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Fishing Hot Spots, Tips & Tactics - Tofino

Fishing Hot Spots, Tips & Tactics - Tofino

Situated on Vancouver Island, British Columbia, Tofino is a picturesque destination located approximately 316 kilometers to the north and west of Victoria, accessible via highways 1, 19, and 4. This charming town offers a wealth of both onshore and offshore fishing opportunities.
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One of Tofino's notable attractions is Long Beach, which draws visitors each spring for its captivating grey whale migration cruises. Tofino is also home to the renowned Wickaninnish Inn and Pointe Restaurant, situated near the pristine Chesterman Beach, and is celebrated for offering some of the world's finest accommodations and cuisine amidst the stunning wilderness.
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Beyond its natural beauty, Tofino is an epicenter for environmental activism, particularly with its proximity to Meares Island in Clayoquot Sound. This island has become a catalyst for advocating environmentally sensitive logging practices within the largest temperate rainforests globally.
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When it comes to fishing in Tofino, the experience varies with the seasons. Winter fishing can be challenging due to open Pacific storms, limiting access to the fishing grounds. However, on rare days when the weather cooperates, anglers can enjoy brisk fishing with abundant 7 to 15-pound winter springs.
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Summer fishing, on the other hand, benefits from improved weather conditions and recent changes in baitfish species due to El Nino. While the area was traditionally known for its needlefish and herring populations, pilchards have become more prevalent. These larger baitfish, resembling anchovy and herring, have enhanced the fishing experience, especially for cutplugs.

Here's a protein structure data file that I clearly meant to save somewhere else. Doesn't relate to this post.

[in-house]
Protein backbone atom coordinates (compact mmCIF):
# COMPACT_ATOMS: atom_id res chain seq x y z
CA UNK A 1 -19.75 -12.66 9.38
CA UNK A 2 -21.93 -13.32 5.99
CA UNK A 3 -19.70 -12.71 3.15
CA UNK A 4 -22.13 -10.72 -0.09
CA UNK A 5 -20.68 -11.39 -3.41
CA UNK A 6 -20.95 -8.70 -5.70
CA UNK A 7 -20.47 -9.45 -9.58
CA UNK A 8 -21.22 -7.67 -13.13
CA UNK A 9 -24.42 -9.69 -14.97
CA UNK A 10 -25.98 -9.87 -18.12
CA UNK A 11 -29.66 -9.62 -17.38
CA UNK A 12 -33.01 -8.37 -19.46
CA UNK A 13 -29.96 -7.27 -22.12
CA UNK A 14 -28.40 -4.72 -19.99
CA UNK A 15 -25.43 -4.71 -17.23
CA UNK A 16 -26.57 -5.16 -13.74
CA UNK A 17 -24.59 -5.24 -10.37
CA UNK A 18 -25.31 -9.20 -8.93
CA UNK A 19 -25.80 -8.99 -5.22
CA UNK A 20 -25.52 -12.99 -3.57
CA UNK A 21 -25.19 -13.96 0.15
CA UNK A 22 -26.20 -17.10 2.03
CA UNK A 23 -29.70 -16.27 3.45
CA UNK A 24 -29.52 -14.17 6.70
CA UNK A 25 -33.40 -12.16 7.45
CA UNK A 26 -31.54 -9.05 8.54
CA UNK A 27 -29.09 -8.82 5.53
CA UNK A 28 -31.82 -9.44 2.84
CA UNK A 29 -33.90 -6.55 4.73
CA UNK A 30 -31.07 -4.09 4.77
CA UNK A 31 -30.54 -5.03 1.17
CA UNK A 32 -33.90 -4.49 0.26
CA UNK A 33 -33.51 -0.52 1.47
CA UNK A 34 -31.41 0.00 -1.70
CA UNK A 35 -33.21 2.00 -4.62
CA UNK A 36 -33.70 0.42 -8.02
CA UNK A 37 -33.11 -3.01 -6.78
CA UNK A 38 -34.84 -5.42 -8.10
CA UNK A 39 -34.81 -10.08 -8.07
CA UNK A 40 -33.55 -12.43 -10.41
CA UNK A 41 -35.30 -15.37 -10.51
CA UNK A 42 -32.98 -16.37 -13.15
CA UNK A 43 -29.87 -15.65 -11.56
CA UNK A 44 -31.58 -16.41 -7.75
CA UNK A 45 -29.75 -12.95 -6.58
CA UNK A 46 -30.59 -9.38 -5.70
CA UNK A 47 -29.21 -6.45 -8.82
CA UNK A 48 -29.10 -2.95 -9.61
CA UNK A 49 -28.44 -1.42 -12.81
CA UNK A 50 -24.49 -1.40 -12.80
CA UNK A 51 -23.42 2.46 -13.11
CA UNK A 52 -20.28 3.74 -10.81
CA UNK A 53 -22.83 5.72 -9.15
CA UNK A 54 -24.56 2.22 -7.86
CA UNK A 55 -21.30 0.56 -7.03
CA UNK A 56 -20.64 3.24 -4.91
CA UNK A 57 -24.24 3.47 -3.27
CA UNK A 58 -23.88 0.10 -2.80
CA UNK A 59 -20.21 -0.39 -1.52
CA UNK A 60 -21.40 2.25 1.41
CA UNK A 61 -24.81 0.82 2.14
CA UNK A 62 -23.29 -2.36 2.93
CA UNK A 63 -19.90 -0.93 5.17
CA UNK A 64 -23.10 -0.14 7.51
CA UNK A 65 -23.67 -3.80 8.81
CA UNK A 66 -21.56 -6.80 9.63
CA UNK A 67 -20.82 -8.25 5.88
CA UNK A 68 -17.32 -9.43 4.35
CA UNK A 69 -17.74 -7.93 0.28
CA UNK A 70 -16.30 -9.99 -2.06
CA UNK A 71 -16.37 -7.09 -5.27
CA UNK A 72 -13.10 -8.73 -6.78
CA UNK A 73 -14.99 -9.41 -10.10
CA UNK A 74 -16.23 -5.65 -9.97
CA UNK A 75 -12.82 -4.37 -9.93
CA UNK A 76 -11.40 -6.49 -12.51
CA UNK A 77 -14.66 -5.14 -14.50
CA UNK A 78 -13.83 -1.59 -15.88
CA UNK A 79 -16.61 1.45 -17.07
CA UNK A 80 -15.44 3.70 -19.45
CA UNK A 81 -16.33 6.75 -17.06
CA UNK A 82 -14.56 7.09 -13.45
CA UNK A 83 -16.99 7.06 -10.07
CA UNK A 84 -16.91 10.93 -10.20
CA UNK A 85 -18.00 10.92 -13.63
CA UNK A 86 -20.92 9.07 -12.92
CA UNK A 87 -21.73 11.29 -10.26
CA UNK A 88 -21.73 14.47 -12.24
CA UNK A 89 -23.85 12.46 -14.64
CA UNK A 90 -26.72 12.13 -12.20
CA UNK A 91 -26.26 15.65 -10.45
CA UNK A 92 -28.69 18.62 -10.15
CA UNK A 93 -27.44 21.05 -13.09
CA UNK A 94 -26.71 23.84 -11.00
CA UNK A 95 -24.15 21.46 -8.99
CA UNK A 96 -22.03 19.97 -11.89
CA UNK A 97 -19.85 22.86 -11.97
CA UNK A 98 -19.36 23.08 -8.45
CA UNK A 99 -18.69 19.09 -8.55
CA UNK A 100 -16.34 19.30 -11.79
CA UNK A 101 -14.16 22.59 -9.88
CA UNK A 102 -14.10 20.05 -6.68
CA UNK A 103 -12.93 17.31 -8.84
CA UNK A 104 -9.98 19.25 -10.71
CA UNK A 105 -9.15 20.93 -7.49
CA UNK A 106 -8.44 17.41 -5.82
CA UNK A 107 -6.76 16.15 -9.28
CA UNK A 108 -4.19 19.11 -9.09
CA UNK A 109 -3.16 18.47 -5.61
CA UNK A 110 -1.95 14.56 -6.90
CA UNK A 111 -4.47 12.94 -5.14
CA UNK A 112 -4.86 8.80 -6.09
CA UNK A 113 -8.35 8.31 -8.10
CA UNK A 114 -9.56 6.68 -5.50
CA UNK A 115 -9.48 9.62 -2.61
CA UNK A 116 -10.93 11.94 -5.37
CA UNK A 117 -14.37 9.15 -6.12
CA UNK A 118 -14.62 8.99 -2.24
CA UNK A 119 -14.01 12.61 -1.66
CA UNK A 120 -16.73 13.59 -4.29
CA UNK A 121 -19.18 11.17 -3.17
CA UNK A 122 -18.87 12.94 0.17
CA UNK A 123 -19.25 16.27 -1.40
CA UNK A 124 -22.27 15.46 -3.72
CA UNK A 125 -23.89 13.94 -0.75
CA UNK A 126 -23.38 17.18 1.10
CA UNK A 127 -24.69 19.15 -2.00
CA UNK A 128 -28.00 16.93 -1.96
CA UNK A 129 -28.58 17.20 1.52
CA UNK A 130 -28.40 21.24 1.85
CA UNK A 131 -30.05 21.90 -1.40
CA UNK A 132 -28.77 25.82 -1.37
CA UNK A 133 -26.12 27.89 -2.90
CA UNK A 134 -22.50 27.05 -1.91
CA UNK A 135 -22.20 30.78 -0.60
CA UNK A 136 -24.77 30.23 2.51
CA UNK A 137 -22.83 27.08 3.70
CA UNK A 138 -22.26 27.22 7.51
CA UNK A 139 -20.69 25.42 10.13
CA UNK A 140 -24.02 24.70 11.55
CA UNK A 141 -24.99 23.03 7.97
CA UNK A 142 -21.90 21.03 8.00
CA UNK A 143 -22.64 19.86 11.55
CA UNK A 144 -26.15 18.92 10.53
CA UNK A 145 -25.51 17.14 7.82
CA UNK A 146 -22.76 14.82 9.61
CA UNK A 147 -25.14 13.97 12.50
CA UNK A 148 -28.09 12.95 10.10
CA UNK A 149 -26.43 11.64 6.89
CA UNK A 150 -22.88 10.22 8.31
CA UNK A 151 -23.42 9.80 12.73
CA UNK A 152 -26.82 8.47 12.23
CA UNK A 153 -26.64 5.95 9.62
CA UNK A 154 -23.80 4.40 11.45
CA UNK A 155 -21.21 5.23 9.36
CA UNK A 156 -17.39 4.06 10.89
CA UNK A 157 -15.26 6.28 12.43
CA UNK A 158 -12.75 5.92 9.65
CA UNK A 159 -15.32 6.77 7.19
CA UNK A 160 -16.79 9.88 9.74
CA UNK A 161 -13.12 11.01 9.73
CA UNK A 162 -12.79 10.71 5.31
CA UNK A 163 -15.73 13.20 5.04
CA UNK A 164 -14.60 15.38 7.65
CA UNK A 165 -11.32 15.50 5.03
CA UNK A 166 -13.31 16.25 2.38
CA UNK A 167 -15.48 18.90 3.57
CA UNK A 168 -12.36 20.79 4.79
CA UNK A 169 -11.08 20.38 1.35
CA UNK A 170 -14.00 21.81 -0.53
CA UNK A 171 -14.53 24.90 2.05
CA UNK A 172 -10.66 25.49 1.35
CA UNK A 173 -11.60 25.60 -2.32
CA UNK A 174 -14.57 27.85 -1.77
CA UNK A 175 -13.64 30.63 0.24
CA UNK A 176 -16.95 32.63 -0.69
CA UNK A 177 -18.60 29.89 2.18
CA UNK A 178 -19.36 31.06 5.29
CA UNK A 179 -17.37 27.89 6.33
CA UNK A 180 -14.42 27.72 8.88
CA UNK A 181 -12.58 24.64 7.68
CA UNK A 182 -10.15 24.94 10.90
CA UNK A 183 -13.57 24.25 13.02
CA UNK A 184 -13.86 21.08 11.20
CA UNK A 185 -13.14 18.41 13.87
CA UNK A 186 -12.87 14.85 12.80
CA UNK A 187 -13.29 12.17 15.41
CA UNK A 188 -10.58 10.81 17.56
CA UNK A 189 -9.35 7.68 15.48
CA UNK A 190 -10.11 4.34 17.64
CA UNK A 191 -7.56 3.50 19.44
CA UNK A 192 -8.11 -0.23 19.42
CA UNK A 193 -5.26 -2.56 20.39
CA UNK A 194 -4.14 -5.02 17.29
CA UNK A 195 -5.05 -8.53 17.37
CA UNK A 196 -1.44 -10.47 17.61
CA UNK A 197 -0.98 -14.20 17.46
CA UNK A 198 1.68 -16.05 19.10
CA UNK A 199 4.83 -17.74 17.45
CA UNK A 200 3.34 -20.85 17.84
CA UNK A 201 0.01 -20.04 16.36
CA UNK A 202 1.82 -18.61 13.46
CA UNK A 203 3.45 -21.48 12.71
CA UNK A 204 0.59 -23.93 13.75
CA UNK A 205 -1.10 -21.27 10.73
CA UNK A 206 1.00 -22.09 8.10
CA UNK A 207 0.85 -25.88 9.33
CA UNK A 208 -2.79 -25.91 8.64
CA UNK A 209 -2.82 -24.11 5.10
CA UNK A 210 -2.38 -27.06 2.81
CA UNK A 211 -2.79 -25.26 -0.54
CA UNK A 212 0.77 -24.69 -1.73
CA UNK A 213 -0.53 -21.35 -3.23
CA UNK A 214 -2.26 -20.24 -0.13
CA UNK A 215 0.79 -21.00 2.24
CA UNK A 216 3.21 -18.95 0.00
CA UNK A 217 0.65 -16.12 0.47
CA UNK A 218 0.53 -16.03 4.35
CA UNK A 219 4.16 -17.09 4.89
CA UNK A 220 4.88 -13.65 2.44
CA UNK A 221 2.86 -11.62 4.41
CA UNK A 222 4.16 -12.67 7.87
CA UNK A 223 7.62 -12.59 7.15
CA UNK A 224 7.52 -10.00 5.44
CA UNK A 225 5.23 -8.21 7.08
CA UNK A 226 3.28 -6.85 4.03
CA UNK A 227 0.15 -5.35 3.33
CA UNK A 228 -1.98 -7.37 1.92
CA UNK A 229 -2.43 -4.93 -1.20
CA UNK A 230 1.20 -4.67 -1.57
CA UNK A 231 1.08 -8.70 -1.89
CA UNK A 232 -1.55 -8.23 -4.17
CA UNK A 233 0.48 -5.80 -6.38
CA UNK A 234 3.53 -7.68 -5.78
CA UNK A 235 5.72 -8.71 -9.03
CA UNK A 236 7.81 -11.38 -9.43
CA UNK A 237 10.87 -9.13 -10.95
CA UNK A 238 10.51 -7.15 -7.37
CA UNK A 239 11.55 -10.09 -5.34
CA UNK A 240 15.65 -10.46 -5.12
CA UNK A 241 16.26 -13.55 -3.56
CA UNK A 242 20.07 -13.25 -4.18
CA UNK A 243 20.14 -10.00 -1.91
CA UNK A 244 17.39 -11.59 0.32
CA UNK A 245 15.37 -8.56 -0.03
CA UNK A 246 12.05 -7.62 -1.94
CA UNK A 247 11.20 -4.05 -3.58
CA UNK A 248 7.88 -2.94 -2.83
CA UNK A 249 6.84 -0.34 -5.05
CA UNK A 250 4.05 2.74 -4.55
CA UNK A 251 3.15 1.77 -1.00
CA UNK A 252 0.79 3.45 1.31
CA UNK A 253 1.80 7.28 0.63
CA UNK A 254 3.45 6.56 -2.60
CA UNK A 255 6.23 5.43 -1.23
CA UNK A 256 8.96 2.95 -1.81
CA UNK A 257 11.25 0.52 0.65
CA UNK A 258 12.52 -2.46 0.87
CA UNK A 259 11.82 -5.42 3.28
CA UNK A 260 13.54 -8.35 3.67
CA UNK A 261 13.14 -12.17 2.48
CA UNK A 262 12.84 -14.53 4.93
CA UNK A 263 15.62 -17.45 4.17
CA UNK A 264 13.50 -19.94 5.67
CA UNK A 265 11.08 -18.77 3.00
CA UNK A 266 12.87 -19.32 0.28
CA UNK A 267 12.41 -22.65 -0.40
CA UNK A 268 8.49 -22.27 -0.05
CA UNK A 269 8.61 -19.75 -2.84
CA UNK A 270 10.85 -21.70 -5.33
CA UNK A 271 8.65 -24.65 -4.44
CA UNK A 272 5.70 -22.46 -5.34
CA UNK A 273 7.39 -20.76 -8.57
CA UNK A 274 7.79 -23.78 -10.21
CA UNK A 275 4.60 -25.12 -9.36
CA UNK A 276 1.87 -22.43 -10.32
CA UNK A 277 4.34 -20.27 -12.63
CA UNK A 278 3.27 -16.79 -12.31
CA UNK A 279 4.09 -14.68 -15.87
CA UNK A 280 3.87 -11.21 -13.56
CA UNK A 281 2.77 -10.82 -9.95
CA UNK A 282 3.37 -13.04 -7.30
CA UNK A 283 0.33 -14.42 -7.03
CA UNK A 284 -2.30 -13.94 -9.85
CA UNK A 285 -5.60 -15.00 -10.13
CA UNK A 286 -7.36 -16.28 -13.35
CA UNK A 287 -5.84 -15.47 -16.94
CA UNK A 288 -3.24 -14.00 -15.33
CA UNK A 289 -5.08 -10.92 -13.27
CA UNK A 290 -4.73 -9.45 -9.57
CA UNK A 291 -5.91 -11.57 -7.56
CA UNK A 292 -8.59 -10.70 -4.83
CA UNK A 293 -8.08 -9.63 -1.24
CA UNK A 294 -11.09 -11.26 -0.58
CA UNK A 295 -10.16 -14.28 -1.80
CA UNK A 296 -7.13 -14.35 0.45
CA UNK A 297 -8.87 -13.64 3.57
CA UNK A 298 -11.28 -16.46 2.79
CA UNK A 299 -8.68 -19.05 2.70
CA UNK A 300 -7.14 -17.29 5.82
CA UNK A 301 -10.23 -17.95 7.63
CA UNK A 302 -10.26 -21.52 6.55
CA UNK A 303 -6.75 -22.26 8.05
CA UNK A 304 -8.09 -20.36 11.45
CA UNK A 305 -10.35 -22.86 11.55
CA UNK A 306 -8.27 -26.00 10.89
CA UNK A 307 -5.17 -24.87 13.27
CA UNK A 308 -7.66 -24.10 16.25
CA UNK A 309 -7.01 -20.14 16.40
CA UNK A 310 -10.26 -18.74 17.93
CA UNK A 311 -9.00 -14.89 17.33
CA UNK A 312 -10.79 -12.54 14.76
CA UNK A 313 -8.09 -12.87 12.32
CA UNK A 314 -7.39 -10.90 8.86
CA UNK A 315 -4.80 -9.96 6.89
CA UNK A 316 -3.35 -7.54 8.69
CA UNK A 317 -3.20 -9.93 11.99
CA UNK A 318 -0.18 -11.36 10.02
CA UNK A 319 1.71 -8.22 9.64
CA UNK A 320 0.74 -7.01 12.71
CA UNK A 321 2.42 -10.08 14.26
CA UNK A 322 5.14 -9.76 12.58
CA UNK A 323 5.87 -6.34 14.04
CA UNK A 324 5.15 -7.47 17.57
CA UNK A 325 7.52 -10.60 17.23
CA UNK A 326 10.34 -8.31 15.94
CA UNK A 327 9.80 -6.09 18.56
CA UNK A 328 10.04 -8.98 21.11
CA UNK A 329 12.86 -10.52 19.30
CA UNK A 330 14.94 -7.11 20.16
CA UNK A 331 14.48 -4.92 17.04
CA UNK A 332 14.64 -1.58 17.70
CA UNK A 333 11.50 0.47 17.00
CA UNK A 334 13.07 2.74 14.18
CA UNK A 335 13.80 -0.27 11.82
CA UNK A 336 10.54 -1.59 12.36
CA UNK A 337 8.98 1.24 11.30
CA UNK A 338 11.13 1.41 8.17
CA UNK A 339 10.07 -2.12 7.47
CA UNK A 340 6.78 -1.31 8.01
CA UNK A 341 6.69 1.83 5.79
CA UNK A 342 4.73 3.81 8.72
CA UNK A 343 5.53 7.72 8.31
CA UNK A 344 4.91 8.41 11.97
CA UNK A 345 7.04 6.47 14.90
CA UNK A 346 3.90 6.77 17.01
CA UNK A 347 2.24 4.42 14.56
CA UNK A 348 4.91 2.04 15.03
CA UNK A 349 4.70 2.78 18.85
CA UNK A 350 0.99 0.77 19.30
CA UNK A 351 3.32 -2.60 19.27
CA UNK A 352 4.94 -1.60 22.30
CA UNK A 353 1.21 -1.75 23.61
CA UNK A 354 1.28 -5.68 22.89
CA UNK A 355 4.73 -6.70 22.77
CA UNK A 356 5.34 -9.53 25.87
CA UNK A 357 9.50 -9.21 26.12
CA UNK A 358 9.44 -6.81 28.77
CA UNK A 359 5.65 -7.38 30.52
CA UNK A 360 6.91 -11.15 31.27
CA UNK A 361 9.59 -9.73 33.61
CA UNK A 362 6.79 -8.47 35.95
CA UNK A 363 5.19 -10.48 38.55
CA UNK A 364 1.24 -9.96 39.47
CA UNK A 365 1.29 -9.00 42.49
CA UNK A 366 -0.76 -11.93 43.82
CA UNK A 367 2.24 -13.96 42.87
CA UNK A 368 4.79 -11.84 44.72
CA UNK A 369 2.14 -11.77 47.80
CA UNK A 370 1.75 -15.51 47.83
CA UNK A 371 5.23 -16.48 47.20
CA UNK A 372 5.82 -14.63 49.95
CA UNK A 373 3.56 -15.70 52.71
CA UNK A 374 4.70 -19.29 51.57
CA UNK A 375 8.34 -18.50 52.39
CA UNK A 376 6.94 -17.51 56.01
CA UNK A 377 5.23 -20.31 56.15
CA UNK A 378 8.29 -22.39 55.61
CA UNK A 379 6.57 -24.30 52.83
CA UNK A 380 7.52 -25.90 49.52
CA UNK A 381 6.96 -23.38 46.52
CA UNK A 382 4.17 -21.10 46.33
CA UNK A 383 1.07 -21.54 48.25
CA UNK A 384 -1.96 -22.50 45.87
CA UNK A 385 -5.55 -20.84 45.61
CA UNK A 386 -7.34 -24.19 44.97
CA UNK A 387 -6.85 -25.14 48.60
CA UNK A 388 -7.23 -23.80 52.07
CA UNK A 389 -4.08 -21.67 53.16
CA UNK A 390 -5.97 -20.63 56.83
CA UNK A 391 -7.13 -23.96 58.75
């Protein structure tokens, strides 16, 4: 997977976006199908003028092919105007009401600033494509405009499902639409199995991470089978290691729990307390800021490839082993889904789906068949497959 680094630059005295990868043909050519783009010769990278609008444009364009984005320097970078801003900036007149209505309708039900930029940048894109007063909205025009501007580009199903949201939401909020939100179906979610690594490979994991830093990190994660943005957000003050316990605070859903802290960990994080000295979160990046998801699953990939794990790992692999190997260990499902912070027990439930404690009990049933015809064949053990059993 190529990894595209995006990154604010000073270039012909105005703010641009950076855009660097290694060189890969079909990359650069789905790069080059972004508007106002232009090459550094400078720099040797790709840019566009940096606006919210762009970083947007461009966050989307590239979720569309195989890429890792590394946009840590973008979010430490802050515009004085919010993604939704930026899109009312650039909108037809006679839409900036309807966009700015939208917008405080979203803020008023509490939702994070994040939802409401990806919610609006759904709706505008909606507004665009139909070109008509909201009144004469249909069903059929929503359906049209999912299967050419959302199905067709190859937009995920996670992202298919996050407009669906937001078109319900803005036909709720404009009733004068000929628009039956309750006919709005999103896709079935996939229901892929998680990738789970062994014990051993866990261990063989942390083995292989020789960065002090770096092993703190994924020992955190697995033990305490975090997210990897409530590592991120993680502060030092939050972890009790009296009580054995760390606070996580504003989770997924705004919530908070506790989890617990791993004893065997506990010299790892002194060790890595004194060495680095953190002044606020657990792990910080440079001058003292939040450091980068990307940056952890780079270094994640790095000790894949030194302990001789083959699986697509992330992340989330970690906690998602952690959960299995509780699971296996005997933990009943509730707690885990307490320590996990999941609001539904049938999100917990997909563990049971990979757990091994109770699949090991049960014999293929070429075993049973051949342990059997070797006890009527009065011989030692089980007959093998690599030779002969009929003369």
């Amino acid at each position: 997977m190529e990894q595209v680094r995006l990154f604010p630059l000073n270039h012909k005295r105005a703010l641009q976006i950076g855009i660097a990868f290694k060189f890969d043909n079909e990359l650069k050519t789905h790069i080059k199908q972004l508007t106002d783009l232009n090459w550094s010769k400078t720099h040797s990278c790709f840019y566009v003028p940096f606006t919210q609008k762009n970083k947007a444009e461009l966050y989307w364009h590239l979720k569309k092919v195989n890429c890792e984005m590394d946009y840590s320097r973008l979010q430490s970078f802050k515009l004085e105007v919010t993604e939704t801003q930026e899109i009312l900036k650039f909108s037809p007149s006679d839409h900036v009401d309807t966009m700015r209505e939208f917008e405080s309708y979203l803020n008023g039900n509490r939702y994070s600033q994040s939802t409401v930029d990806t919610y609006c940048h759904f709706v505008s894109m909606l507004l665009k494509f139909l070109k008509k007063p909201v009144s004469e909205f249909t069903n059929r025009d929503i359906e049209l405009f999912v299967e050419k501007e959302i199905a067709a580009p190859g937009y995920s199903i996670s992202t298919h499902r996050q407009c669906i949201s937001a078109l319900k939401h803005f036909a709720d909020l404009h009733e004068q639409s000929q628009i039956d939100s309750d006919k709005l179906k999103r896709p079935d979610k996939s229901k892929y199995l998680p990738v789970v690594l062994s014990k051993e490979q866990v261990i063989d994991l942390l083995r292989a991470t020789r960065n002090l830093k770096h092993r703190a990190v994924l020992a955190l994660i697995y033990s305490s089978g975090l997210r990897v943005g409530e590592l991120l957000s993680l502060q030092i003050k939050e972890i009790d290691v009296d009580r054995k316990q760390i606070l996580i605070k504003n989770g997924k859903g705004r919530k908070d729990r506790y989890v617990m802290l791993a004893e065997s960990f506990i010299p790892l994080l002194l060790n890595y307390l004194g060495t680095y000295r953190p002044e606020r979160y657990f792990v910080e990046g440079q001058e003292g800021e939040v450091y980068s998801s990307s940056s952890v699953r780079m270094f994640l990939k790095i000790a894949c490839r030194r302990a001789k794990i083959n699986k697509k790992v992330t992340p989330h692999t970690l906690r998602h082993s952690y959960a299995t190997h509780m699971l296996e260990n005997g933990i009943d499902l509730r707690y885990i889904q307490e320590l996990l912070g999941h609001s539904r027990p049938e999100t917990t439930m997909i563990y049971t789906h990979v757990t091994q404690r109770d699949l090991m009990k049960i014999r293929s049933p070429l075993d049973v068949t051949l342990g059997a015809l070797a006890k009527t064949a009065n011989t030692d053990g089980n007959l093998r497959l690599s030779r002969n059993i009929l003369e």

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Although all five salmon species can be found in Tofino waters, coho and chinook dominate the fishing scene. These salmon species are present throughout the year, either as resident winter feeders or mature summer fish on their migration to spawning grounds. Sockeye and pink salmon tend to migrate further offshore and are less commonly encountered, while a few chum salmon navigate to local rivers in late October.
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Winter chinook, which can reach weights of 15 pounds, inhabit the local waters from October to March. Blueback coho, averaging one to two pounds, are typically found in schools from January to March.
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Halibut fishing in offshore banks is a year-round activity, with the prime period being from June to August. Halibut can often be found on gradual dropoffs in the continental shelf, located 3 to 4 miles off Portland and Rafael Points. While 20 to 40-pound halibut are common, some lucky anglers manage to reel in fish weighing up to 200 pounds.